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National Sickie Day: Time to talk solutions for absenteeism 


Posted on: Wednesday February 02, 2022

by Charles Ashwell, New Business Development Director

What is National Sickie Day?

Research has identified the first Monday in February as the most common day for sick leave in the UK. This is when we hit rock bottom in terms of cold dark days and seasonal illnesses like colds and flu. 

Unsurprisingly, depression and anxiety also run high during the winter months. Although the term ‘sickie’ implies a spurious reason for staying home, arguably the stigma around mental health issues leads many people to use physical illnesses as more ‘believable’ sick days excuses. 

Effects of absenteeism in the workplace

In 2019, the CIPD conducted a survey on average work days missed per year – they found that UK workers averaged only six sick days annually.

More recent figures are available, but it’s difficult to say how the pandemic has impacted employee absenteeism, as such figures are obscured by furlough, quarantine and other factors, meaning the illness absence rate in the UK actually fell to 1.8 per cent in 2020 – the lowest figure since records began in 1995. 

Meanwhile, the CIPD’s 2021 research found that 70 per cent of respondents to its 2021 survey reported staff using annual leave for sickness or to catch up on work. This suggests that sickness presenteeism – employees attending work whilst unwell - remained prevalent despite Covid.

The concept of National Sickie Day brings up some interesting questions for HR leaders:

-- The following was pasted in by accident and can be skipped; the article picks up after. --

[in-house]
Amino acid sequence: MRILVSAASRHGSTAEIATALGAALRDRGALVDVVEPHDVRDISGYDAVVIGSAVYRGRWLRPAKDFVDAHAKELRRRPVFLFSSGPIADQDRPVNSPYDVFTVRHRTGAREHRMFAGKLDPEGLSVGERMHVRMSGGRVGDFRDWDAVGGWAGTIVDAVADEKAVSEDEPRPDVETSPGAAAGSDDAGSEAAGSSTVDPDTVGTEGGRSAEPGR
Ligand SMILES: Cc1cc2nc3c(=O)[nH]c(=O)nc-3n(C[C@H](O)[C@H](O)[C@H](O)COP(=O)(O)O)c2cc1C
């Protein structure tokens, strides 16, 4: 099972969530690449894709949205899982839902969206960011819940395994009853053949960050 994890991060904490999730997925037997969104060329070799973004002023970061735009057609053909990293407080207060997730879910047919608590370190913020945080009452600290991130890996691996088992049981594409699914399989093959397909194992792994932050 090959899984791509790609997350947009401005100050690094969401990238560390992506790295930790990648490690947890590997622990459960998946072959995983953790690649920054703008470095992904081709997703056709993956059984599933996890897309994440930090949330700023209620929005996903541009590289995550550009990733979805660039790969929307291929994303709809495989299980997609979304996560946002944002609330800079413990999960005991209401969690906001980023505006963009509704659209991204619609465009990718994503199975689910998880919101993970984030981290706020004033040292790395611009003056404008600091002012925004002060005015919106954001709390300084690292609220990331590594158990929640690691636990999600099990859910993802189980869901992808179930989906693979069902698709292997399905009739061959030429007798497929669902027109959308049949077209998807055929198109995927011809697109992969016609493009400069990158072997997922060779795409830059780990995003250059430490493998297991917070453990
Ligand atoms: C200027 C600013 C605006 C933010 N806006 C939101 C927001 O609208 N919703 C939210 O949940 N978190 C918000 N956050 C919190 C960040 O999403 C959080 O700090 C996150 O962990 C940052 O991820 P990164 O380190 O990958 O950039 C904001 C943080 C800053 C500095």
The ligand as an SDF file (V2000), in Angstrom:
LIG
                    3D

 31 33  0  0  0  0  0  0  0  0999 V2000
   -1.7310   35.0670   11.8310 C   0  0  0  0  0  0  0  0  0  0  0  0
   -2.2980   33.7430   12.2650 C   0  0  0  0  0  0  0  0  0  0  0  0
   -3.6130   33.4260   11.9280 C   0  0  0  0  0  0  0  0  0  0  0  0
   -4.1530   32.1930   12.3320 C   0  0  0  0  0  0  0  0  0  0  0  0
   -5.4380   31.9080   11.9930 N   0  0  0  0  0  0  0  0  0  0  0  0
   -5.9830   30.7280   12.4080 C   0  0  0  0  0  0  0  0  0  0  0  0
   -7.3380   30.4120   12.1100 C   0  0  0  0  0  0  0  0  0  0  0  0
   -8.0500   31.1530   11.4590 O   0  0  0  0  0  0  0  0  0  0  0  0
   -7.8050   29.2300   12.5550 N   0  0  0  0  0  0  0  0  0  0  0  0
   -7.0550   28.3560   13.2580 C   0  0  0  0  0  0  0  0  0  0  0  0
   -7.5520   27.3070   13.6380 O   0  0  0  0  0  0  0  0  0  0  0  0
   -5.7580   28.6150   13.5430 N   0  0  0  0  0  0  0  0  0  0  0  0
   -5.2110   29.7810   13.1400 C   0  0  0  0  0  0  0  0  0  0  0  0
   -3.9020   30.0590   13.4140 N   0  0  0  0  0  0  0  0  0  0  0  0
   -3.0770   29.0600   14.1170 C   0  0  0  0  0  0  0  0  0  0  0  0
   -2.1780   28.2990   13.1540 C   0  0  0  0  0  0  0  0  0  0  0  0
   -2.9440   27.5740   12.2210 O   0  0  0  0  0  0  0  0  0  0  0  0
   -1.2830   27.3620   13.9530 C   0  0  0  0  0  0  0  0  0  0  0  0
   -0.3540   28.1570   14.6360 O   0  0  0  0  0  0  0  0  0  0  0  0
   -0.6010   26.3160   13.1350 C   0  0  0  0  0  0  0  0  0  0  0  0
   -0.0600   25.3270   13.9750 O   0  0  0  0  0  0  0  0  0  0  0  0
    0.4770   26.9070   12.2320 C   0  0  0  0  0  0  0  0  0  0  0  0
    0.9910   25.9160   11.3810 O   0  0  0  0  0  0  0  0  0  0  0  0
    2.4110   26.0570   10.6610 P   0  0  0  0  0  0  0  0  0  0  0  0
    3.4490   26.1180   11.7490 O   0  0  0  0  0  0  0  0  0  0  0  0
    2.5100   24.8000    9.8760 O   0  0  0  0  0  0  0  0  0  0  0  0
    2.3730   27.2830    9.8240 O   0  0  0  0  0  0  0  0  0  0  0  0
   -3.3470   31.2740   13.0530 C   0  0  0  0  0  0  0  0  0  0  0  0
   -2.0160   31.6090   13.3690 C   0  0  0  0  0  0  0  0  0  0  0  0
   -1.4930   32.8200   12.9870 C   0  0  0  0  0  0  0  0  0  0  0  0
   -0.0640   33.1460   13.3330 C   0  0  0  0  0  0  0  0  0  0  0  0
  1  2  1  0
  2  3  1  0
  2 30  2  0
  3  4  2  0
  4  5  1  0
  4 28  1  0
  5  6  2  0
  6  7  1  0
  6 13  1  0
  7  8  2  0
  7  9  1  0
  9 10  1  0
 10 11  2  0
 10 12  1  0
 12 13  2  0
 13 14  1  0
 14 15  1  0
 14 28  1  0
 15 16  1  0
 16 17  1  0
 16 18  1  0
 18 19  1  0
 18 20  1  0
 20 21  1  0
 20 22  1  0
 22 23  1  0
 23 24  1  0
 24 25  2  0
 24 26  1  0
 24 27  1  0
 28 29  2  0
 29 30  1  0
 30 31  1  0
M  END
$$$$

1.    How should we address absenteeism with an employee on an individual level?
2.    What measures can we take to lower absenteeism in the workplace as a whole?

Dealing with absenteeism: Employees 

Absenteeism is a catch-all term to describe employees who regularly fail to turn up to work without providing a good explanation. In theory, it doesn’t include time off for holidays, doctors’ appointments or illness. However, there is a grey area around repeated absence from work because of long-term health conditions, stress, or family issues.

The first port of call for employees with multiple absences from work is usually a chat with their line manger to discuss what’s going on and whether there are any deeper issues at play which warrant further investigation or support. 

  • Is there a physical or mental health condition that the employee needs to manage, and what support can they count on from work?
  • Is everything all right at home? Stress from family/relationship problems or money worries can result in lack of sleep and other mental and physical symptoms which impact on performance. 
  • If there’s no obvious reason for the frequent absences, then is the employee just feeling disengaged from their job? How can we bring the enthusiasm back and empower the employee to bring their best self to work?

Dealing with absenteeism: Organisation

When looking at how to address absenteeism problems, HR leaders need to start with the assumption that their employees want to be in work and their absence should trigger concern for their welfare.

Looking at the list below, you might agree that many of the causes of frequent absenteeism could be addressed by better wellbeing support.